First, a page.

Ready–Made Preschool Seasonal ABC’s offers 30-week programs at two levels that make it super easy for parents to present a multi-sensory, activity-based program that incorporates real books. The unique feature of this curriculum is that it comes with almost all of your supplies ready to go, so you save a tremendous amount of time and energy acquiring and preparing materials. You still need to get the storybooks from the library or purchase them elsewhere. And there are some additional resources needed each week such as boxes, cooking ingredients, a hole punch, paper towel tube, bag of microwave popcorn, and grocery store ad flyers, but these should be easy to gather.
Lessons arranged as “weeks” are provided for four days each week in the teacher's guide for each level. Lessons address math, language arts, science, social studies, and Bible through stories and activity-based learning. Arts-and-crafts and cooking activities are not just busy work in this program but relate to the themes of each lesson. While Seasonal ABCs is not a heavily academic program, it does cover readiness activities such as geometric shapes, cutting with scissors (in Level 2), weather and temperature, community helpers, and much more in addition to pre-reading and pre-math. It also introduces children to some wonderful children’s literature.
A “story of the week” book is read aloud each day—the same book four days in row—with many activities that week relating to the story’s theme. Lessons are themed around the letter of the alphabet taught each week as well as subthemes from the storybooks. At the beginning of each week’s lessons is a chart showing what will be required for each day and a brief list of the activities. One column on the chart lists items you’ll need that are provided in the kit while the final column lists any items you will need to collect yourself. Lesson plans for each day explain each activity, sometimes even including a brief script for a parent to read or say to their child in their own words. At least two or three additional, optional storybooks are listed at the end of each lesson for those who want to use more read-aloud books.
Level 1 for children ages 3 and 4 introduces capital letters and their sounds, number identification and counting up to 10, and other concepts such as sequencing, patterning, opposites, and rhymes. At this level, children do crafts and activities with letters and numbers but are not expected to write them. One week is allotted to each letter of the alphabet. Along with 26 “weeks” of lessons for the 26 letters of the alphabet, there is an initial week that introduces the alphabet, an alphabet review week, and two weeks that teach numbers and counting.
Level 2 for ages 4 and 5 teaches lower case letters and the sounds of the letters as well as numbers and counting up to 20. Children learn to write letters and numbers in Level 2, although the amount of actual writing is minimal. Weeks are again themed around letters of the alphabet and storybooks with additional introductory and review weeks on the alphabet. Since children do much more work on numbers and introductory math within all of the other lessons, the two other weeks have the themes of Fall and Winter. Weeks 11 and 12 in both levels relate to Christmas, and week 22 in Level 2 and week 23 in Level 1 relate to Jesus’ death and resurrection, so you will want to watch where those weeks fall on your calendar and possibly make some adjustments.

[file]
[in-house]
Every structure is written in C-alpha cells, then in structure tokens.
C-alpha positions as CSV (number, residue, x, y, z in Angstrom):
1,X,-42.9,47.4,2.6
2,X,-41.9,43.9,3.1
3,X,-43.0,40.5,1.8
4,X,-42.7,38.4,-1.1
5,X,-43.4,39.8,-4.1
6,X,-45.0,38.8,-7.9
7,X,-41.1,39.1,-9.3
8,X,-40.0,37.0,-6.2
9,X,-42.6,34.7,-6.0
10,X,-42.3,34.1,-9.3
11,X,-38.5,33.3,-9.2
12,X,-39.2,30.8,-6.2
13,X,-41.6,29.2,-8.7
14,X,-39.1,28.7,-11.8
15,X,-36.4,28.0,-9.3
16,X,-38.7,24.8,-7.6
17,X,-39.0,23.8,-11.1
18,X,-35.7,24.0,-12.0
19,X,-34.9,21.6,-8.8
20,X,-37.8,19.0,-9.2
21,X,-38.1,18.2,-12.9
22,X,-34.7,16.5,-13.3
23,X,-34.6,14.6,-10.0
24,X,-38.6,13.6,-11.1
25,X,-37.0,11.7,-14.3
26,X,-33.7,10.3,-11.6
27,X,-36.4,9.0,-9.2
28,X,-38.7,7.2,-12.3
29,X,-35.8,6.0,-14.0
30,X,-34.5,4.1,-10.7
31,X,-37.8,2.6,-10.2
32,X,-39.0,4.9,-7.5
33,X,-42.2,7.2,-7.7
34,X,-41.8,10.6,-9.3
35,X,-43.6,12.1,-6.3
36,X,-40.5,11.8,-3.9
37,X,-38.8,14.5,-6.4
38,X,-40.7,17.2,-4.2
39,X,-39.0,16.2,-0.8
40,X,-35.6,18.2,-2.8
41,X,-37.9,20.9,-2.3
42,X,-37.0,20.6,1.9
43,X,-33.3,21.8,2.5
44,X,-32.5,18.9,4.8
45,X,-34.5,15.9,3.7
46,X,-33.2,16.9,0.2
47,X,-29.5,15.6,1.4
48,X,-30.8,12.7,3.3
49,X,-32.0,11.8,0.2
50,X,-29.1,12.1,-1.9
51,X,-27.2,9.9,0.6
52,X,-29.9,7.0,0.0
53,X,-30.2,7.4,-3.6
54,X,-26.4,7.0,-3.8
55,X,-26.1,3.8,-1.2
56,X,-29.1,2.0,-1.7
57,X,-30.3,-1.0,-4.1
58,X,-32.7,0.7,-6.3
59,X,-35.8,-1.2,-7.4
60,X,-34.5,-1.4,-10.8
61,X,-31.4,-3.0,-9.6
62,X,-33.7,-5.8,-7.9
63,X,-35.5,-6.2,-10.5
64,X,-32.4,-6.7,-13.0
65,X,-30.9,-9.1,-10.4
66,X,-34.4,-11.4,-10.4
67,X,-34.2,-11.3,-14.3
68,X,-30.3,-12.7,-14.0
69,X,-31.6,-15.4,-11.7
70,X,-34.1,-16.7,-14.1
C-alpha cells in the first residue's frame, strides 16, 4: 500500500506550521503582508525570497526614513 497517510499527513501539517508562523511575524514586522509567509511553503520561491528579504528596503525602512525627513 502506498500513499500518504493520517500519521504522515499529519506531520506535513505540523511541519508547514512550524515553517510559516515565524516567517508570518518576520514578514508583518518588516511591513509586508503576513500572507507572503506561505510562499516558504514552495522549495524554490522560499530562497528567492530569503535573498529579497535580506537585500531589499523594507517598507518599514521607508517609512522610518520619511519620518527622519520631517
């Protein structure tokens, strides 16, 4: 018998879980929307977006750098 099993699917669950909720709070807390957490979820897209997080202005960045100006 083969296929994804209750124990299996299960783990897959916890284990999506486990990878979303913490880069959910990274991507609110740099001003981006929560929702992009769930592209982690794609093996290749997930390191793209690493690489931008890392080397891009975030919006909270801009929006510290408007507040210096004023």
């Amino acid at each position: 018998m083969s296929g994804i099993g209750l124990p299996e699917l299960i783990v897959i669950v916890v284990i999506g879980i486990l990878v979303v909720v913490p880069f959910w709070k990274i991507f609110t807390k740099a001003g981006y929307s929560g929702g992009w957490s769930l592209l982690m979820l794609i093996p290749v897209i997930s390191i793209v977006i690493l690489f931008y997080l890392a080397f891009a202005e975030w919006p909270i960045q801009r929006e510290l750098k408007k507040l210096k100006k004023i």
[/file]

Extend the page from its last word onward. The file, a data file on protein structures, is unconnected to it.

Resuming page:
Social studies and science are integrated but in a random fashion. Children might learn about the solar system and space when they learn about the letter “s” or about vegetables when they study the letter “v” or about firefighters when they study the letter “f.” Likewise, Bible lessons are sometimes a major element in a lesson and missing altogether in others. Bible content is very basic and generic, so it should work for all Christian denominations. However, some might want to skip the presentation of the salvation message and the sinner’s prayer, encouraging children to accept Jesus into their hearts in Level 2, week 22. The author recommends that you read to your child regularly from a children’s Bible, so the lessons are intended to supplement that reading rather than serves as comprehensive Bible curriculum.
There are lots of arts-and-crafts activities. The kit for each level includes supplies such as alphabet cards, tempera paints, paint brush, Do-A-Dot® Markers, a Do-A-Dot activity book, watercolors, glue stick, liquid glue, a spray bottle, and crayons. But the kits also have large envelopes covering groups of lessons with each envelope containing items such as large, dye-cut letters and shapes, pipe cleaners, foam shapes, craft sticks, glitter, dinosaur stickers, colored tissue paper (cut to size), “jewels,” and construction paper—most of the specialized items needed for those lessons. Gathering all of these resources on your own is so time-consuming that many parents just don’t do very many of these creative learning activities. Having all of this done for you makes it so much easier!
There is a free sample lesson for each level available on the publisher’s website so you can really see what the lessons involve. (It would be difficult to actually implement a sample lesson since you will be missing many of the resources and the general instructions that are found at the front of the book.)
I know that many busy moms will appreciate the convenience of Ready-Made Preschool Seasonal ABCs. So if you are looking for a comprehensive, activity-based preschool program that’s almost ready-to-go right out of the box you should enjoy this program.